Mitigating risk in terms of change management is a crucial and important part of preparing the organization for change. Without the proper steps and procedures for mitigating risk, an organization is likely to face a much more difficult set of circumstances to overcome during the implementation process.

Remember, all change management comes down to is proper planning and consideration for variables. Risk, in this case, is the common but unnecessary adversity that often makes change-implementation much more difficult than it otherwise needs to be.

There is a standard framework for planning and mitigating risk that many change-managers use. It is comprised of multiple parts and considerations for risk that is meant to instigate thoughtful conversations that will ultimately lead to solutions for risk.

The basic layout that we will discuss today (piece by piece) is as follows. (Note: many people use this layout in more than just change-management situations. We are ultimately discussing what is called a “Risk-Register”)

Risk Register Layout:
1. Description of risk.
2. Risk-Assessment.
3. Mitigating Actions.
4. Owner. (Delegation)
5. Target Date. (Onset)
6. Status of Completion.

These components make up the fundamental layout for a risk register. Within this post, we will break down each component to determine how you can best plan and mitigate risky issues before they occur as you implement organizational change!

Section 1: Description of Risk

Keep a thought catalog to jot down potential risks as you come across issues in the change process.
Keep a thought catalog to jot down potential risks as you come across issues in the change process.

Obviously, no mitigating actions can be taken over the course of proper risk management without first describing what the risk consists of! You must describe the potential risk you are facing before you can build a detailed and comprehensive process to manage it.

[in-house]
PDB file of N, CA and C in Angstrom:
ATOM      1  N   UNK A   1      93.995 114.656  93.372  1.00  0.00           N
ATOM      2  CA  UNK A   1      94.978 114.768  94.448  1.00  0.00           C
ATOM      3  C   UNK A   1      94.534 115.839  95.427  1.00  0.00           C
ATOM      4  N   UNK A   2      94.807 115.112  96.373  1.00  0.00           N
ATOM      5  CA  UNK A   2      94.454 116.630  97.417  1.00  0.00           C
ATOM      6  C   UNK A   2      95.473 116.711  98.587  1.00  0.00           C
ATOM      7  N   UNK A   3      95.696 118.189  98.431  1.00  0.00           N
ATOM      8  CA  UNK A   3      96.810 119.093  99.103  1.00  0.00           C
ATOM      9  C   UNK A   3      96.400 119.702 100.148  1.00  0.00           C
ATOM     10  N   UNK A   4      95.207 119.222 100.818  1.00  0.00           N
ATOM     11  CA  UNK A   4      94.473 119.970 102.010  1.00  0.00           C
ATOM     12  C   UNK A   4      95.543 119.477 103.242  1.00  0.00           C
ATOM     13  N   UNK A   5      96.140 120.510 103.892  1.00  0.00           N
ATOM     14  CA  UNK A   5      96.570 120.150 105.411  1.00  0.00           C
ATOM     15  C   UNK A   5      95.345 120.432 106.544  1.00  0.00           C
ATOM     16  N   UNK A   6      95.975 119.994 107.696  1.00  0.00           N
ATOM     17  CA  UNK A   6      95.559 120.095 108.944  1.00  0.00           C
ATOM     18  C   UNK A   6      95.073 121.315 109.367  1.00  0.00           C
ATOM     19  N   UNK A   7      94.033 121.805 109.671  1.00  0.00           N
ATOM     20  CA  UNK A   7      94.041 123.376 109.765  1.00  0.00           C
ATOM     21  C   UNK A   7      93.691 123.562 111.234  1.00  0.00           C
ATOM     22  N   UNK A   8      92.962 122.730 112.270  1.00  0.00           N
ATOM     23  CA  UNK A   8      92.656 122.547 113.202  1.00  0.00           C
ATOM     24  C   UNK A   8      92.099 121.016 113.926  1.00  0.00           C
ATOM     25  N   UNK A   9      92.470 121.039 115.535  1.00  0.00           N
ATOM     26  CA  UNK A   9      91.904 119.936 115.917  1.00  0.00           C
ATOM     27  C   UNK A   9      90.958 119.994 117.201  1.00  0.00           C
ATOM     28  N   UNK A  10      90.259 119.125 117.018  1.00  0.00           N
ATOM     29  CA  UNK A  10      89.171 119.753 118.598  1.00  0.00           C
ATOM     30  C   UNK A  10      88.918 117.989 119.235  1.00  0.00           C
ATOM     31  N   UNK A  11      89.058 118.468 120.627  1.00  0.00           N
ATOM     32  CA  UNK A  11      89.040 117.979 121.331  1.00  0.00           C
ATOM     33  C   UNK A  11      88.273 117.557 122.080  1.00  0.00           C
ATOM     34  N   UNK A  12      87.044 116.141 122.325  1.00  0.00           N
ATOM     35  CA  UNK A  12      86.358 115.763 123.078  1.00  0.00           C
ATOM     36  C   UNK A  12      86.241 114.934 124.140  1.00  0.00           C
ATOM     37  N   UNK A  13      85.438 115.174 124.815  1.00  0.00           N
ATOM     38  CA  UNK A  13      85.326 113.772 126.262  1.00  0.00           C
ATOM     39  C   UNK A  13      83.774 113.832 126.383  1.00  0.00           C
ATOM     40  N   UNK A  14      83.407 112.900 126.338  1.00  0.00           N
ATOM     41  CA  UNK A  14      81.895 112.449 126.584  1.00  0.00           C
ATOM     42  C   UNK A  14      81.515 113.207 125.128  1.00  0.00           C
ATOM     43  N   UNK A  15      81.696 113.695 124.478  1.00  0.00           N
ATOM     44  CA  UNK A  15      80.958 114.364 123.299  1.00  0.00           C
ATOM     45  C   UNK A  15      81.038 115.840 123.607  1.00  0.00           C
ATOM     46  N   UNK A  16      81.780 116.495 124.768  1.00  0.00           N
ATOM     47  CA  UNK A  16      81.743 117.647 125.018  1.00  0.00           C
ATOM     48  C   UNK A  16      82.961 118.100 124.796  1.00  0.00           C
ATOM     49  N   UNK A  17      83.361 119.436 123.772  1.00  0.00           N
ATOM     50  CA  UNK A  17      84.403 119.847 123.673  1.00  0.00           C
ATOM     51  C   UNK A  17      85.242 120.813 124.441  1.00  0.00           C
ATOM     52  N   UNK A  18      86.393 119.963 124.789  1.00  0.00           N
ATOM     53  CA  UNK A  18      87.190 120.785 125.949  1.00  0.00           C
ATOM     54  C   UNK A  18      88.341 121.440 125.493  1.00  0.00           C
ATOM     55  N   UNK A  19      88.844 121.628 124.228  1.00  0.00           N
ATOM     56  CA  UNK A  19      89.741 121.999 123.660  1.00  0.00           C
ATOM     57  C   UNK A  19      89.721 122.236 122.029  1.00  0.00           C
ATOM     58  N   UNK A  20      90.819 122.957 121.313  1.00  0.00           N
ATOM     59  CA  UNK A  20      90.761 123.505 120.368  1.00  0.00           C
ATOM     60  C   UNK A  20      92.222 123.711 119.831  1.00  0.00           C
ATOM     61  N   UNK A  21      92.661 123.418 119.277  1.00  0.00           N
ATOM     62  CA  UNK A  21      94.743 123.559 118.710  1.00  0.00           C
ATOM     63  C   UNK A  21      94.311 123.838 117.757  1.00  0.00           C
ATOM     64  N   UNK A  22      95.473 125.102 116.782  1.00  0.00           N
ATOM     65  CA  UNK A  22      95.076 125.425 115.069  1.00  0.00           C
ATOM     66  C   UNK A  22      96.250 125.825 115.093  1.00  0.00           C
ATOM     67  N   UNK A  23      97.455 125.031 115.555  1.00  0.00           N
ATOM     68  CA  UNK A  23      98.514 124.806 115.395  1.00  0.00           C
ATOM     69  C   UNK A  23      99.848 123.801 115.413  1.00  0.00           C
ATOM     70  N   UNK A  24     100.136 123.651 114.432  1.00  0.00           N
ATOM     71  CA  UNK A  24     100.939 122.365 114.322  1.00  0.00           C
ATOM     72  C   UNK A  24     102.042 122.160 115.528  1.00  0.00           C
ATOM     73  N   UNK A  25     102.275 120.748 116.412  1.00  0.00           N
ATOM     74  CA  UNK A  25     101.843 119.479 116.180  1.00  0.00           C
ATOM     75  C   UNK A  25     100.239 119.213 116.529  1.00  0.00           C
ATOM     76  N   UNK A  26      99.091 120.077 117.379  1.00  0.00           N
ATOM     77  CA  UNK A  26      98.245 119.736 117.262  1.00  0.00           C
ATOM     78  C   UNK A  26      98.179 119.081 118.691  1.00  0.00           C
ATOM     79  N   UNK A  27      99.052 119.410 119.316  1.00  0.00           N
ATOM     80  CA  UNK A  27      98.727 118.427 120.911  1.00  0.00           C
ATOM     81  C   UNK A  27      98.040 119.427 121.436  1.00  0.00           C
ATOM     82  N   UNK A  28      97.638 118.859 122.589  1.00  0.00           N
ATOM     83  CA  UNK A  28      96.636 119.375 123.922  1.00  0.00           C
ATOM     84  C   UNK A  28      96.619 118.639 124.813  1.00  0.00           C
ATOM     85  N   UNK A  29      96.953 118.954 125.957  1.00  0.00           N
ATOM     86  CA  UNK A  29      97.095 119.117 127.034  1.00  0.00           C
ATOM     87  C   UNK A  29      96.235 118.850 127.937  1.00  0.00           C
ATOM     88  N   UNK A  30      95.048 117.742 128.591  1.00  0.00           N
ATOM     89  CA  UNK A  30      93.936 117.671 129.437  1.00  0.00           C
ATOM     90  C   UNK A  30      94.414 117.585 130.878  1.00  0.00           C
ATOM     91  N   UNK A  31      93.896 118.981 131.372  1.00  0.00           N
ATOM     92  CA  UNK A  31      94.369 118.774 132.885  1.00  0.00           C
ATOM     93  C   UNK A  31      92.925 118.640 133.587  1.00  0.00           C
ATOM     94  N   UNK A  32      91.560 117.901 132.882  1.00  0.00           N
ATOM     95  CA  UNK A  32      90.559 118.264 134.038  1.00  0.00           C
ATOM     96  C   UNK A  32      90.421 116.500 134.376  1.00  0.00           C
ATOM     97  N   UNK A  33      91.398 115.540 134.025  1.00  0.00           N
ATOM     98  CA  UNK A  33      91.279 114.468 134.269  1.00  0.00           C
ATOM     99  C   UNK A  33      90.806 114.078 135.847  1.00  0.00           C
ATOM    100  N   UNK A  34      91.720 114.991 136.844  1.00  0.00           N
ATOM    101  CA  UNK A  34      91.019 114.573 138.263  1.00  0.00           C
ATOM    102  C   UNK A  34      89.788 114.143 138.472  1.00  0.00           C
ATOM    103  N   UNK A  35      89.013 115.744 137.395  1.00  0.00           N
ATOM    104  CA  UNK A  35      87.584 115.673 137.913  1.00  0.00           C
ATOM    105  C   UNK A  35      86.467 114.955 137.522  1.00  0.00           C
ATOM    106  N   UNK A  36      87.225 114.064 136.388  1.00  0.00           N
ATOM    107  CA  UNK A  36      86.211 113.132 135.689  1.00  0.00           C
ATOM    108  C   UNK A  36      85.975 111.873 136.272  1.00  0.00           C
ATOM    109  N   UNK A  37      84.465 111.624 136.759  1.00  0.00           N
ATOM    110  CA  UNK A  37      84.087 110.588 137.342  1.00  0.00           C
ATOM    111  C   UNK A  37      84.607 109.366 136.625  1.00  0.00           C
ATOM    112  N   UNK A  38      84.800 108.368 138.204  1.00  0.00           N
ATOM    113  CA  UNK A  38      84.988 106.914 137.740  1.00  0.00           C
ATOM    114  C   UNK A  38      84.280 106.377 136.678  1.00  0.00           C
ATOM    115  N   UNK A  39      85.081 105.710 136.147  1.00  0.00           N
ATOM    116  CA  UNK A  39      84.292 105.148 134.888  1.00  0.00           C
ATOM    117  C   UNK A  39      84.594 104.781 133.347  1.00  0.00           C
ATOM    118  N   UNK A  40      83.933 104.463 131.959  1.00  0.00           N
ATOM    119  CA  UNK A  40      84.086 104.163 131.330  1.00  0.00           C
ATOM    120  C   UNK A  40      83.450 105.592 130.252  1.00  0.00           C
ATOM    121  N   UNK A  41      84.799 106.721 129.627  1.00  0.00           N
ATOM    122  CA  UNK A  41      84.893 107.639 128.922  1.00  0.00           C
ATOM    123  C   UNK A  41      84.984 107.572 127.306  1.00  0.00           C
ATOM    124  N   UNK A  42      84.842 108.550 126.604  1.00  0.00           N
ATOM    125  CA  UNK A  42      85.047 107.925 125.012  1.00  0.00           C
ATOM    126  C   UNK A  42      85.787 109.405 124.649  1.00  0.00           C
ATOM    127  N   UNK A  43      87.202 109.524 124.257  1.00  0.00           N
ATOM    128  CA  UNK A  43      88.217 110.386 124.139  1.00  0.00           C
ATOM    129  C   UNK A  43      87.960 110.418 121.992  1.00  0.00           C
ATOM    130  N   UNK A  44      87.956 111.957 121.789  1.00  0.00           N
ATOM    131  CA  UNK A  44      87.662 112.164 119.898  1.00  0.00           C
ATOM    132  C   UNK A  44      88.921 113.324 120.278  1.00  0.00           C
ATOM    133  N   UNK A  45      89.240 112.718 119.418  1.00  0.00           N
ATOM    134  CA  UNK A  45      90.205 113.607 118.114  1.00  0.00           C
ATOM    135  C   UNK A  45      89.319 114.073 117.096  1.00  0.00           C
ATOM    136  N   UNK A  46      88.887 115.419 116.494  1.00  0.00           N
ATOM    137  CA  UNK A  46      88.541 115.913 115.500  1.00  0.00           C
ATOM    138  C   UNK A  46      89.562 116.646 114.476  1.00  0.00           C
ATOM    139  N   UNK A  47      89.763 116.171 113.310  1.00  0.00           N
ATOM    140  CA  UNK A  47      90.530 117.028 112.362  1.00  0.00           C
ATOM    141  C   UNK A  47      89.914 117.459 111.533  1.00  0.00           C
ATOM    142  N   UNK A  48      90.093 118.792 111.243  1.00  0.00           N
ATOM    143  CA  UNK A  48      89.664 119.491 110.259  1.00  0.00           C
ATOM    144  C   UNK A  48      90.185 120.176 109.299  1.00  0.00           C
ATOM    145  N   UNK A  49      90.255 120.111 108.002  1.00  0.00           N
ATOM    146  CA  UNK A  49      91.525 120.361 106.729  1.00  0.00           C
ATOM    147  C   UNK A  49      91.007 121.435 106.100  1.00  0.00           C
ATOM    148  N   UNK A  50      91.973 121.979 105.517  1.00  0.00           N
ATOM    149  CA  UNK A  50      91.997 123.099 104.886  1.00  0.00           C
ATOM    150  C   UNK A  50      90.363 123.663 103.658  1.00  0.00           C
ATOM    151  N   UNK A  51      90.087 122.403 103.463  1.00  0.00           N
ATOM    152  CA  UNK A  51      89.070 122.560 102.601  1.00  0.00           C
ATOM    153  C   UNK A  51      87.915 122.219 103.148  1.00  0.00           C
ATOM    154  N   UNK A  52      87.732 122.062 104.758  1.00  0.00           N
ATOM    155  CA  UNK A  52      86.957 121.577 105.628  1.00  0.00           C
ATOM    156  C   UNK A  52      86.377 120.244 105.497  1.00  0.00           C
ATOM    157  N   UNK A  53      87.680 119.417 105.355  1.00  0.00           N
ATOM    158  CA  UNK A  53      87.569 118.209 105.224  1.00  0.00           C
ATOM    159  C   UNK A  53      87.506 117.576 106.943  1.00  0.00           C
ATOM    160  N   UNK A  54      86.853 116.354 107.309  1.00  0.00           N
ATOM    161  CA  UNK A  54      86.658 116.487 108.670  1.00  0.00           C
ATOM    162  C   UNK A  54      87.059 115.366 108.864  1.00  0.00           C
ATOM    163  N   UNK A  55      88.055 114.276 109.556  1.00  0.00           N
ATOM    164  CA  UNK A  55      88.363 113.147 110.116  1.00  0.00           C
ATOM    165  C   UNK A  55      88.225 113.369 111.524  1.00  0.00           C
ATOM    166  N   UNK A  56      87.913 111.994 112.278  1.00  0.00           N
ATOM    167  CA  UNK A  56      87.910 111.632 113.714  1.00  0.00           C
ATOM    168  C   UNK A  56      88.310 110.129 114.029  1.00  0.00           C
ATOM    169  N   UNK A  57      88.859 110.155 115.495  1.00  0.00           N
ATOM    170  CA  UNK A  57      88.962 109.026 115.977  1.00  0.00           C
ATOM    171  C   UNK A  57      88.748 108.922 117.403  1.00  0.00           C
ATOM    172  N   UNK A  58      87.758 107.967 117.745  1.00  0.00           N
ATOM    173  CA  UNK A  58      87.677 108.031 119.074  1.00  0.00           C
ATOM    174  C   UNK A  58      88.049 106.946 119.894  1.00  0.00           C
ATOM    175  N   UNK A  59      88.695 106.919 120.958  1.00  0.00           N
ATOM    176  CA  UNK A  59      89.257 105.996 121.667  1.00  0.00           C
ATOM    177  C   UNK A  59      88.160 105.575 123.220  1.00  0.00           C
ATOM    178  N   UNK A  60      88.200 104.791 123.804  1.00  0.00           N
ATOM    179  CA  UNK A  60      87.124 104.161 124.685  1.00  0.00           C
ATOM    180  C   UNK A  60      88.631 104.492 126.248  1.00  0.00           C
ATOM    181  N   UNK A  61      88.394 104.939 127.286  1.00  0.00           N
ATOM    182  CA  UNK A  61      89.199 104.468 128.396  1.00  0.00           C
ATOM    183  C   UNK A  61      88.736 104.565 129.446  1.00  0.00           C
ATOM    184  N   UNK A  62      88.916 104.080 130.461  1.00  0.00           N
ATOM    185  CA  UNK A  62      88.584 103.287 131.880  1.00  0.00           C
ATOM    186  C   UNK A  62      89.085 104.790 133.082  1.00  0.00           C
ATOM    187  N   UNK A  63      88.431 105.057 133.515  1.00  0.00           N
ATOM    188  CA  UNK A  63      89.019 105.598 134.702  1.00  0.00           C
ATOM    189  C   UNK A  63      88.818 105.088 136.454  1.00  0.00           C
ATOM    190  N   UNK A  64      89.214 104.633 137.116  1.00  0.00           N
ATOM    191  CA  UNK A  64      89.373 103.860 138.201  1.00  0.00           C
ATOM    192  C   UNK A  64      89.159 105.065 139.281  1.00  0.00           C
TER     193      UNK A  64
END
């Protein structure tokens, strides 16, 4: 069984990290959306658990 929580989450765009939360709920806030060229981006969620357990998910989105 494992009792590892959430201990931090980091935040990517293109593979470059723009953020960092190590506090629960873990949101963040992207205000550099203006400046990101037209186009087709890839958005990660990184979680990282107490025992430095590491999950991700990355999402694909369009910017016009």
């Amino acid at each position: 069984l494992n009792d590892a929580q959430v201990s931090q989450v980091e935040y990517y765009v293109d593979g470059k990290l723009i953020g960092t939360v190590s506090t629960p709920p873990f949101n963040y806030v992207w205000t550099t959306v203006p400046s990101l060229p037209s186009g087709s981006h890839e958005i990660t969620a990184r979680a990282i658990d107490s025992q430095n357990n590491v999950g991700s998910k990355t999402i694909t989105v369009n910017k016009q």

Do your absolute best to describe the issue that risk poses for your organization, as well as the sole cause of the issue. For example, if I run an organization that is implementing multiple new projects at once, my “Description of risk” area of the risk-register could look like this.

Description of risk: Change fatigue occurs across multiple departments due to the attrition caused by a number of changes occurring simultaneously, as well as competing projects.

This way, I have a grasp on the nature of the risk as well as its main causes. This will become valuable in the future when we consider the points on risk-assessment and mitigating actions.

The single most important thing to consider when creating your risk description is the consequences you’d like to avoid. Despite all else, knowing the consequences you wish to avoid will help you make the proper plans for the future.

Section 2: Risk Assessment

Risk-assessments are likely the most useful and inspiring parts of the process. Why? Because they will give you an idea as to the scope of the risk in your organization.

Just like the scope of change management initiatives, the scope of risk is comprised of two parts: Likelihood, and Consequence.

Overall, the likelihood section is based on the inevitability of risk. Ask yourself, “Just how likely is it that this risk will occur WITHOUT mitigating actions?” This will help determine if the risk is truly worthy f your time and effort to mitigate, or if it is only speculation.

The consequence section is where you can begin to assess the risk-impact severity. Impact severity is, essentially, just how harsh the consequences of the risk will be to your organization or your change management initiatives. Ask yourself, “If everything goes wrong and we take the full force of this risk, what will the effect be on my organization?”